Bering Sea Predators

What Are They Doing?

The research team studied the impacts of predators on the main benthic prey species in the Northern Bering Sea. Main predators of benthic organisms include spectacled eiders, groundfish, snow crabs, sea stars, and gastropods. As ice cover declines and groundwater temperatures increase in the Bering Sea, the ranges of mobile benthic predators such as crabs and groundfish may increase and thus affect food availability for other predators such as the spectacled eider. The team used trawls, corers and nets to extract sediment and water samples from the sea floor in order to inventory the benthic population and document any changes occurring within the marine food web.

Where Are They?

The team traveled on the USCGC Healy in the Bering Sea, which lies to the west of Alaska and the east of Russia. The Healy sampled the biologically diverse waters between St. Lawrence Island and St. Matthew Island with a secondary study area located between St. Lawrence Island and Little Diomede Island in the Bering Strait.

Expedition Map


Wow! What a week! I'm here at the Westmark Hotel, in Fairbanks, Alaska are in the middle of our 2010 Orientation and ShareFair.  It's been very exciting to meet all the new teachers and see how they are adjusting to the fact that they will soon be heading out to the Polar Regions.  It's been a very exciting year for us as we received 4 years of funding from the National Science Foundation Office of Polar Programs to continue PolarTREC for another 4 years!  We look forward to continuing offering research experiences for teachers with polar researchers both in the Arctic and...
Most people’s vision of "scientists” is men in white lab coats. On the Healy, the only people wearing white coats are the "seal team”—a group of four men and one woman from the National Marine Mammals Laboratory, based in Seattle, Washington. They are a very fun group to be around but then again, I’m biased as one of my first "off-ramps” in life was working with Pacific Walrus. So, anyone that works with Pinnipeds (seals and walrus) must be fun. We had a special treat yesterday and got to watch the seal team spring into action and head out to sea to catch seals. Here are the members of the...
Science aboard the Healy is not just random. With Chief Scientist, Jackie Grebmeier, the research plan takes shape and becomes a coordinated effort so that everyone aboard the ship can conduct his or her research. A well-planned effort is needed since the ship is expensive to operate (I heard about $40/minute…yes, a minute!) Chief Scientist, Jackie Grebmeier For this particular cruise, most of the research projects are conducted at stations – or specific pre-determined points in the Bering Sea. The ship has a chart of all the stations (over 100) and they work their way from one station...
Sometime late Friday afternoon, a man in an orange suit just "suddenly” appeared at the Gambell lodge.  Vince, the helicopter manager for the Healy, was there to pick several of us from Gambell and whisk us away to the Healy – someplace offshore about 50 miles south of the community.  I was going with three other people: Kathy Turco (Alaska’s Spirit Speaks: Sound & Science), Art Howard (a videographer with Polar-Palooza), and Bobby Ungwiluk (a senior at John Apangalook School).  We went with Vince to the airport and waited for our ride.  The helicopter had already made one flight from...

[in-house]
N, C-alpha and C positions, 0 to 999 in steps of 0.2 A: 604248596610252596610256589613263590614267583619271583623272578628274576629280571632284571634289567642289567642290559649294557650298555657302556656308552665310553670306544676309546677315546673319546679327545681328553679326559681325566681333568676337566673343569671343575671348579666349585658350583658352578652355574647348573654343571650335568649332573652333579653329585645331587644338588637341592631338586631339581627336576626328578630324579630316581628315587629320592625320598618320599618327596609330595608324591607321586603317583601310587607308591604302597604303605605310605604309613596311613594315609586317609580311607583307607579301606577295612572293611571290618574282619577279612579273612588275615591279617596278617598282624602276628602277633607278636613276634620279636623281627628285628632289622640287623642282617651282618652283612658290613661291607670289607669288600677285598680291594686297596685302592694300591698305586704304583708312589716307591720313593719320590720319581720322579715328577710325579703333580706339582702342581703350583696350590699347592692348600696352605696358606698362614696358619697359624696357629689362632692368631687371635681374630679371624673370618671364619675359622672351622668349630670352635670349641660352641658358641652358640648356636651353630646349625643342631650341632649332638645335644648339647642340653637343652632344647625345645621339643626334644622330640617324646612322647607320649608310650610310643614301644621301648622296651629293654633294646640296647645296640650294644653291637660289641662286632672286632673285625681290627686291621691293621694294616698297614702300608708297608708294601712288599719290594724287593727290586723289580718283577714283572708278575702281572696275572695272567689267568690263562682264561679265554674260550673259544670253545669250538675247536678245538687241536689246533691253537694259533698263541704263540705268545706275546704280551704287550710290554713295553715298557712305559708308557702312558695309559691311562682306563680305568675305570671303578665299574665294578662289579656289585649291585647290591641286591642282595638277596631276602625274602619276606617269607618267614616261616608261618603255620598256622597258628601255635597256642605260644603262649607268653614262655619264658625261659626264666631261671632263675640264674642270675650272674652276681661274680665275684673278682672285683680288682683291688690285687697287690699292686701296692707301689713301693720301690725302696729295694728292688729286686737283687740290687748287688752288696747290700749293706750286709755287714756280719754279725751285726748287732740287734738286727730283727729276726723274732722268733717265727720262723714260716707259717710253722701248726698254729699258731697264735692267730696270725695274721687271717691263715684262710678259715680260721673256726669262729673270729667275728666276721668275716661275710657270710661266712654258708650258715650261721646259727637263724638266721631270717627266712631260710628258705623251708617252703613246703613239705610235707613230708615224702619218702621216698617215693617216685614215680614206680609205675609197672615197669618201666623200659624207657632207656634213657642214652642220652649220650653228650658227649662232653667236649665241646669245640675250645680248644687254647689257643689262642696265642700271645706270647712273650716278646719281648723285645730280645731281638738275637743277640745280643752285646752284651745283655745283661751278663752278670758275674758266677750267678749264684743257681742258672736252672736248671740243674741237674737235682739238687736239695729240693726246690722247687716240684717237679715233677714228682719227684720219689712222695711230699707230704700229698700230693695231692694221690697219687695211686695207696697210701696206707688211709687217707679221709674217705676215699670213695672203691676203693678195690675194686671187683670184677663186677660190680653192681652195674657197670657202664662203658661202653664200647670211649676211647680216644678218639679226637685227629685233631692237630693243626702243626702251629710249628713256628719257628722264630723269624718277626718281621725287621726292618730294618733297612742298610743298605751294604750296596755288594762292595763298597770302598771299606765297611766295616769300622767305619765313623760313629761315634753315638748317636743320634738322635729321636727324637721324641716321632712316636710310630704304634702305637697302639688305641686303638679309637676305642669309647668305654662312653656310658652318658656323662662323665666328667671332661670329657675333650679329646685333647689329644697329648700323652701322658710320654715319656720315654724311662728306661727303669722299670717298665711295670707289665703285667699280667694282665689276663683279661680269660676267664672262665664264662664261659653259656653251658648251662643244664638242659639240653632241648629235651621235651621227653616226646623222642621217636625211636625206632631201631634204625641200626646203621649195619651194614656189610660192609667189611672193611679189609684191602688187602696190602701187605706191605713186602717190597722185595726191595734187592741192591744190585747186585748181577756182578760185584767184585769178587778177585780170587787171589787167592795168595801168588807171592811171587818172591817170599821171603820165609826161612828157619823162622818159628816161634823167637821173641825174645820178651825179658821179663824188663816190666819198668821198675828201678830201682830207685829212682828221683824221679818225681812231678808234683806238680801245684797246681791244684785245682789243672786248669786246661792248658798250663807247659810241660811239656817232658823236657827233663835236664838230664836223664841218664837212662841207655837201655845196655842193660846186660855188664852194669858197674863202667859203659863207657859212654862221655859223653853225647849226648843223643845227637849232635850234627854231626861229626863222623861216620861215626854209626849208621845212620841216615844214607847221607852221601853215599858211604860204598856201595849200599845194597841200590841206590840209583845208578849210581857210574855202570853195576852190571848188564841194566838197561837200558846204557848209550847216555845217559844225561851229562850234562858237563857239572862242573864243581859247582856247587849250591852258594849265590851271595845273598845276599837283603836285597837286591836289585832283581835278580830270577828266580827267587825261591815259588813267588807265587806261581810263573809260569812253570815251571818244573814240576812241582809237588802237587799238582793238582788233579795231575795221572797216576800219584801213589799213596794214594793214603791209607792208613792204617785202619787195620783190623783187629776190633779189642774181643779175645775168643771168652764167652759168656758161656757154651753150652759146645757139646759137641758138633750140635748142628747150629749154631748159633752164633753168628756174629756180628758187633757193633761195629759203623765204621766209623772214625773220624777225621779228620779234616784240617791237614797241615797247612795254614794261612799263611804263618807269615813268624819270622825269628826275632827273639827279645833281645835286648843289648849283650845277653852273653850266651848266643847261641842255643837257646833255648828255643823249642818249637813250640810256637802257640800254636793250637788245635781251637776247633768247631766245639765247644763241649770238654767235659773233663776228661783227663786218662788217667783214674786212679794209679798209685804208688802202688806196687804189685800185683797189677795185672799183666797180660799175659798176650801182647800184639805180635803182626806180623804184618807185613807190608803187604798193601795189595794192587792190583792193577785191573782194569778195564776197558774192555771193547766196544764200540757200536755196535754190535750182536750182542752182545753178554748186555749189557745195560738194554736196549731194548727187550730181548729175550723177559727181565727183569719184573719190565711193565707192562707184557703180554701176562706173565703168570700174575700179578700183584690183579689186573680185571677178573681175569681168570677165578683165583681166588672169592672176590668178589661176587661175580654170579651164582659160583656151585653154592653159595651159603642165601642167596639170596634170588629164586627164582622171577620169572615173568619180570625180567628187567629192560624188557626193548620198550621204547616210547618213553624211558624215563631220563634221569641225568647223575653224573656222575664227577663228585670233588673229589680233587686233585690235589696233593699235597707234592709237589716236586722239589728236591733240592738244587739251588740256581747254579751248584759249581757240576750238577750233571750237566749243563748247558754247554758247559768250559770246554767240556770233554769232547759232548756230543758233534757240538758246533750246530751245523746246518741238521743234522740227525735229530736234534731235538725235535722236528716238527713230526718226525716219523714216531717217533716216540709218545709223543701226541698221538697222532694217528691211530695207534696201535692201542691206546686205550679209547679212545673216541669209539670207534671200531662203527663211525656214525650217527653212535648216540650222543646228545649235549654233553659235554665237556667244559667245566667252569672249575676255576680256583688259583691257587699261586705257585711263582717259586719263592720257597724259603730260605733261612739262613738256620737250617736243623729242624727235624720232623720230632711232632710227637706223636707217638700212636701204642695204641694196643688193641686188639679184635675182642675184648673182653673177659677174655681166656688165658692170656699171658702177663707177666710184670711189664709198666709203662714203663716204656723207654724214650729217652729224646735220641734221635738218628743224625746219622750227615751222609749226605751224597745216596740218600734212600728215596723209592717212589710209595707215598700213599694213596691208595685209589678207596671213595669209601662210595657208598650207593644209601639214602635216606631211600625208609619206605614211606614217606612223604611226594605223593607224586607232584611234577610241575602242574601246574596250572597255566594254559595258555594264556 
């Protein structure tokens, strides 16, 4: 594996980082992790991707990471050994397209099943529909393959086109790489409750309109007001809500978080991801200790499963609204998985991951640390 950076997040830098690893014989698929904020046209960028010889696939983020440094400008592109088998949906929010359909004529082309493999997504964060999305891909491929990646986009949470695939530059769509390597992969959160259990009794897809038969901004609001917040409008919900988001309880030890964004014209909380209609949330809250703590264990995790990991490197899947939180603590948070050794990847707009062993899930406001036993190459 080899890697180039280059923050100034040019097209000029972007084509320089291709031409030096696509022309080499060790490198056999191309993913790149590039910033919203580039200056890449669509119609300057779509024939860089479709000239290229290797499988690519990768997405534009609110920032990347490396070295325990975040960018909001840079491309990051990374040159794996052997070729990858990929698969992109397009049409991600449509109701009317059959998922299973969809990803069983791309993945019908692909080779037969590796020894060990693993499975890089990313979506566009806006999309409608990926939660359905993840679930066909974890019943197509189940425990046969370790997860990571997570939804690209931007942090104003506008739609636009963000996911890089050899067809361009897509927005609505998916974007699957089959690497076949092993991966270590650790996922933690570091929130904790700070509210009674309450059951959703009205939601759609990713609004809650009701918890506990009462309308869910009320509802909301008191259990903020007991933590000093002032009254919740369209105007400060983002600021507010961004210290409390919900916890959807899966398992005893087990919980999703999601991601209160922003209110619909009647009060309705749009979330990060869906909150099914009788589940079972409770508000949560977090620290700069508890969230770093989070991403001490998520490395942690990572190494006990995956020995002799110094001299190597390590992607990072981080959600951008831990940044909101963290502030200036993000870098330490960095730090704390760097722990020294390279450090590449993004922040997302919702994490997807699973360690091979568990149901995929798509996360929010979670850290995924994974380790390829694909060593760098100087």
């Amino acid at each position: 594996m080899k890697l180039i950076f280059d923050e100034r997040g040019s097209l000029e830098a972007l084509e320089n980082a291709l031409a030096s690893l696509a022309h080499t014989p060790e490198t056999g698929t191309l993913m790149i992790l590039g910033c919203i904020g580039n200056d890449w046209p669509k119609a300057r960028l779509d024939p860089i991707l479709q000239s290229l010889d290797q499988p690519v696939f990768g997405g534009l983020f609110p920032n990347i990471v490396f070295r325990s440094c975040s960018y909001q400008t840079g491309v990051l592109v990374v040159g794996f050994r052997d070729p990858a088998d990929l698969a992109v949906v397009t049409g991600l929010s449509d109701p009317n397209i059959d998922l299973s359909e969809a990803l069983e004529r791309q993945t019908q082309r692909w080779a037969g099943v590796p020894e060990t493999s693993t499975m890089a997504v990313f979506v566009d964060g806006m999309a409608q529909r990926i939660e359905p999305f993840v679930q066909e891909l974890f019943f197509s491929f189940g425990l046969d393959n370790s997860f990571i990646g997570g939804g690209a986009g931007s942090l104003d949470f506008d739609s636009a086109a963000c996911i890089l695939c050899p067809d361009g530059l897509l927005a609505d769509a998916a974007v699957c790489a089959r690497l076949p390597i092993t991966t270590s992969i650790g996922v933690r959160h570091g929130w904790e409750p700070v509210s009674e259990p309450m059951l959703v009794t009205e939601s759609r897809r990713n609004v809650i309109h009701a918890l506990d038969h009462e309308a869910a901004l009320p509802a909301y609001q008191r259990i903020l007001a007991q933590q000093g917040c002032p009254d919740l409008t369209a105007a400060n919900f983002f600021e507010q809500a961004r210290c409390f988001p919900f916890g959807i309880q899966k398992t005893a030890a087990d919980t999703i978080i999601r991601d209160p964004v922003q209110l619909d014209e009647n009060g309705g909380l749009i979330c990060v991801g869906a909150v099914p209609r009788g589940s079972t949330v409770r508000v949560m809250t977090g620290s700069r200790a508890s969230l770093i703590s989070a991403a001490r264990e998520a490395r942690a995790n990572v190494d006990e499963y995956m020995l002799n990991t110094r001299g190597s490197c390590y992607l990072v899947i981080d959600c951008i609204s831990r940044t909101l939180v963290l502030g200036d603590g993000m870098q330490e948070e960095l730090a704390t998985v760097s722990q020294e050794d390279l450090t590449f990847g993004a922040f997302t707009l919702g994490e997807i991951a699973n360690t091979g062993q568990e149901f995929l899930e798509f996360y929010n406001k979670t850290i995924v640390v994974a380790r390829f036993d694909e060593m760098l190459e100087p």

Whenever I travel, I like to learn as much as I can about a place before I go. This is so I don’t spend so much time trying to learn the basics and can really learn more about the "place”.  Consequently, our bookshelf at home is filled with various guide books, reference books, and maps about places that I have traveled to and/or places that I dream about going too J  When I learned that I was going to return to Gambell, I dug out my old map of St. Lawrence Island and did a Google search on the community.  All this was an effort to re-acquaint myself with Gambell.  As we were flying in from...

Expedition Resources

Project Information

24 May 2007 to 30 May 2007
Location: Bering Sea
Project Funded Title: Climate-Driven Change in Impacts of Benthic Predators in the Northern Bering Sea

Meet the Team

Janet Warburton's picture
Fairbanks, AK
United States

Janet Warburton is a Project Manager for the PolarTREC program at the Arctic Research Consortium of the United States (ARCUS). Ms. Warburton has managed the education programs at ARCUS since 2000 and in that time has helped send dozens of teachers on research expeditions to the Arctic and Antarctic. Ms. Warburton has lived and worked across the state of Alaska and now lives outside of Fairbanks with her young family and a menagerie of animals. Any spare time she has is devoted to sleeping, playing with her children, or playing in the great outdoors.

Jacqueline Grebmeier's picture
University of Maryland Center for Environmental Sciences
Solomons, MD
United States

Jacqueline Grebmeier is currently a research professor at the University of Maryland Center for Environmental Sciences (Chesapeake Biological Laboratory). Over the last 25 years, her arctic field research program has focused on such topics as understanding biological productivity in arctic waters and sediments, and documenting longer-term trends in ecosystem health of arctic continental shelves, including studying the importance of bottom dwelling organisms to higher levels of the arctic food web, such as walrus, gray whale, and diving sea ducks. Dr. Grebmeier has served on numerous advisory committees and research boards, and has coordinated and participated in numerous international research projects. Dr. Grebmeier has been involved with numerous teacher experience and education programs in the Arctic, including hosting TREC teachers in 2004, 2006 and PolarTREC in 2007.